I’m afraid I simply don’t trust the US Red Cross to be anything but a bureaucracy and an administrative-centric organization when it comes to disaster relief.  I won’t send any money their way.  Instead, my relief dollars will go to the Salvation Army, an organization I know from personal experience uses almost every penny for aid, treats people with compassion and care, and whose workers have a truly service-oriented mentality.  Of course, it’s a faith-based organization, but they don’t force their faith down people’s throats, or beat them over the head with a Bible.  They help first, and show by example what they believe.  If others then want to ask for more information, they’re happy to provide it.

Your mileage may vary, of course.  I urge all my readers to find an organization that is providing efficient, effective disaster relief, and whose mission is in accordance with their own beliefs, and donate accordingly.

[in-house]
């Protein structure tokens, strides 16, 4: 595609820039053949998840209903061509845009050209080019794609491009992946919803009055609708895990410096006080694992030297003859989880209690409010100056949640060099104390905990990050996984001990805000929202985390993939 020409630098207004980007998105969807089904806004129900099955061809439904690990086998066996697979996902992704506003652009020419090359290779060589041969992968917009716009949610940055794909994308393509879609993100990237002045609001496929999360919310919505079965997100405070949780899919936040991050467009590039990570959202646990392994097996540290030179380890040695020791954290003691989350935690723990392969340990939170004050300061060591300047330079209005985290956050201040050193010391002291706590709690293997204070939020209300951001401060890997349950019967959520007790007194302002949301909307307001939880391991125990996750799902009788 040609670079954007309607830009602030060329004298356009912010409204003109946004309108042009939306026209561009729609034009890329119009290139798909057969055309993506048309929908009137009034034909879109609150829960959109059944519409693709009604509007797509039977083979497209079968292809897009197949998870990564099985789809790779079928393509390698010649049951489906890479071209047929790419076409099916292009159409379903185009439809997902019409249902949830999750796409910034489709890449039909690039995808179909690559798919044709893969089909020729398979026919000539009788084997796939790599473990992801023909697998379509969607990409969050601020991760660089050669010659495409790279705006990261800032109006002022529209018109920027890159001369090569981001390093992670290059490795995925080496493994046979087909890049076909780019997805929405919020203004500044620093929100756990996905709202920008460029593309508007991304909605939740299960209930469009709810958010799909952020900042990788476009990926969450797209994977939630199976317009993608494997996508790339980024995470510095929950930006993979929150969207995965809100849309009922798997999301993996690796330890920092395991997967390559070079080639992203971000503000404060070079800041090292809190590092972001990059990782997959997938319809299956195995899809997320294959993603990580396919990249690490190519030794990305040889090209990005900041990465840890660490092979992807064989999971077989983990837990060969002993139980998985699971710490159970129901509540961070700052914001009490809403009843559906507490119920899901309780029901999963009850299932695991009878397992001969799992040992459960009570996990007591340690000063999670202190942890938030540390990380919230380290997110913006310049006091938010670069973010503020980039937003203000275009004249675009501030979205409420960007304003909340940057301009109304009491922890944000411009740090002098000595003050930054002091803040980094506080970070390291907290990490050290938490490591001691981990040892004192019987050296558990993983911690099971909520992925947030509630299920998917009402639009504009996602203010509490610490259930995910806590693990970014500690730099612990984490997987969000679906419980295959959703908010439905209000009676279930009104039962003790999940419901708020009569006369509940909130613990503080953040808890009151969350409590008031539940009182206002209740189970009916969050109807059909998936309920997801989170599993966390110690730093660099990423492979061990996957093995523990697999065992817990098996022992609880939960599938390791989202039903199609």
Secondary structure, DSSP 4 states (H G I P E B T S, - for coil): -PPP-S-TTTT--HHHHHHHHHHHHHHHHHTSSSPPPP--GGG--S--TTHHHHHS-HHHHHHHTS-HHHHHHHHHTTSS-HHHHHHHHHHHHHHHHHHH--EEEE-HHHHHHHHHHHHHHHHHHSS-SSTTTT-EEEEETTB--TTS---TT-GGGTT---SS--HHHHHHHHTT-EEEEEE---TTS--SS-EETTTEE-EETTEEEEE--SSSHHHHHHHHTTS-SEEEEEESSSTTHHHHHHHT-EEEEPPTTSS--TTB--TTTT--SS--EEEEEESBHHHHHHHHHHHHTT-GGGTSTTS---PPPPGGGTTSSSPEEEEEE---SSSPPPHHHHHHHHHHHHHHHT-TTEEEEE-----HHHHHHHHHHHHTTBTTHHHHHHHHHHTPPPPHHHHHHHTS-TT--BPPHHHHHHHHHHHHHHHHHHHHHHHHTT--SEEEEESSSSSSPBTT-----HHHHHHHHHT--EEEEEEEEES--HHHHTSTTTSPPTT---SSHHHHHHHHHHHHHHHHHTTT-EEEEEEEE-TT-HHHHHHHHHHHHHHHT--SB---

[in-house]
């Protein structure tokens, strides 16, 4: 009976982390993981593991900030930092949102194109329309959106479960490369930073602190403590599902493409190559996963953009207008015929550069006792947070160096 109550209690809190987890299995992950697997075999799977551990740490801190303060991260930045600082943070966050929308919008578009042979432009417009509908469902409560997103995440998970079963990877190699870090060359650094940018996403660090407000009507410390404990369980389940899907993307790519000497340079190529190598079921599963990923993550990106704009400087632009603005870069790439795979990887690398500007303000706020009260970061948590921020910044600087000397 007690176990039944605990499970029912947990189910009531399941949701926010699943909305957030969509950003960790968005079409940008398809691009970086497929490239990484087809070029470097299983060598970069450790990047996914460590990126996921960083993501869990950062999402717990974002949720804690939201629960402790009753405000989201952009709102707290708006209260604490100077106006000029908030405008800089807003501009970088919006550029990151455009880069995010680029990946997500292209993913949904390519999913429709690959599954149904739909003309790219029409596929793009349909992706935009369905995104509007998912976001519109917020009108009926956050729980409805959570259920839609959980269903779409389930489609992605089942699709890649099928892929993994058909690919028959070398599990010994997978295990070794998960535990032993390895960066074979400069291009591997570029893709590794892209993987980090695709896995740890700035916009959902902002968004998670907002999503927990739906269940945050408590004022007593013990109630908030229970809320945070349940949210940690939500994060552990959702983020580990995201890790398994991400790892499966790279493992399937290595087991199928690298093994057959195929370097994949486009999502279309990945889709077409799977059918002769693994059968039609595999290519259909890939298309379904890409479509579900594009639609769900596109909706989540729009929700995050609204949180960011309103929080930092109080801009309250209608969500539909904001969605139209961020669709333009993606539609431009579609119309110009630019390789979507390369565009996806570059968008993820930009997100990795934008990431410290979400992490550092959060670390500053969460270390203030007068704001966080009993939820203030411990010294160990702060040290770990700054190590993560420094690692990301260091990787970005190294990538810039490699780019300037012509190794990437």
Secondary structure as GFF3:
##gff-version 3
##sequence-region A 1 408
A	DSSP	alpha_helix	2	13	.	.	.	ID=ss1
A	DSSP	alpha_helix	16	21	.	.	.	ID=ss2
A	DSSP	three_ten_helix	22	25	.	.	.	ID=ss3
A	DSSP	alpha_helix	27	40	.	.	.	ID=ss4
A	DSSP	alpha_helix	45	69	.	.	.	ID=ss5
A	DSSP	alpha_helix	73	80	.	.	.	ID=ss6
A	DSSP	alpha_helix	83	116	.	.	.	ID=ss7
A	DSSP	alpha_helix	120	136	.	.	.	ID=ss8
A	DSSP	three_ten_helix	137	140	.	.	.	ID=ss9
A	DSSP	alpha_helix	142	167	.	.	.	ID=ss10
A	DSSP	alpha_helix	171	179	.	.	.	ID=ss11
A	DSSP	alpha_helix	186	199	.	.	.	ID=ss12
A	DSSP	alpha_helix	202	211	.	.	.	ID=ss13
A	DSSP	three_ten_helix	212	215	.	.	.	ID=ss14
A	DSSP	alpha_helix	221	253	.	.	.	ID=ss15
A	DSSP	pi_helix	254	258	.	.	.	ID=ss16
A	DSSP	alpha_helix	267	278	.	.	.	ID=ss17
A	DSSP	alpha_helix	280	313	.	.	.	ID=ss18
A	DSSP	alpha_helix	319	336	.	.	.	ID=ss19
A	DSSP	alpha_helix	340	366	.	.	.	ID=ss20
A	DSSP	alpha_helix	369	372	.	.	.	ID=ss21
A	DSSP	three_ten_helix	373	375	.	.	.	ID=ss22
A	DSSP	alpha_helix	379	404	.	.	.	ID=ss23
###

1. Just listened to a regional talk show here in Indiana last week where they were discussing this. Apparently the Red Cross rivals the Clinton foundation for waste of donations… errr, well, use of donations. I'm sure the Director, making 600k doesn't think it's wasted… Samaritans purse puts a lot more of the donated money towards actually helping victims was the jist of the discussion.

  2. I once saw the "red cross" pull up in a truck after a tornado in Kentucky. They had a film crew. They gathered a group around the truck. Handed out smelly blankets and bags filled with old rags that were clearly marked "food aid". Filmed it. Them took the blankets and bags, put them back in the truck, and drove away never to be seen again. The "red cross" is a scam.—Ray

  3. Yep. But in other news, the Red Cross IS helping illegal aliens apply for federal relief funds and instructing them how to tap into both charities and government coffers meant to help US citizens in need, all while also instructing them not to answer questions about their citizenship or immigration status.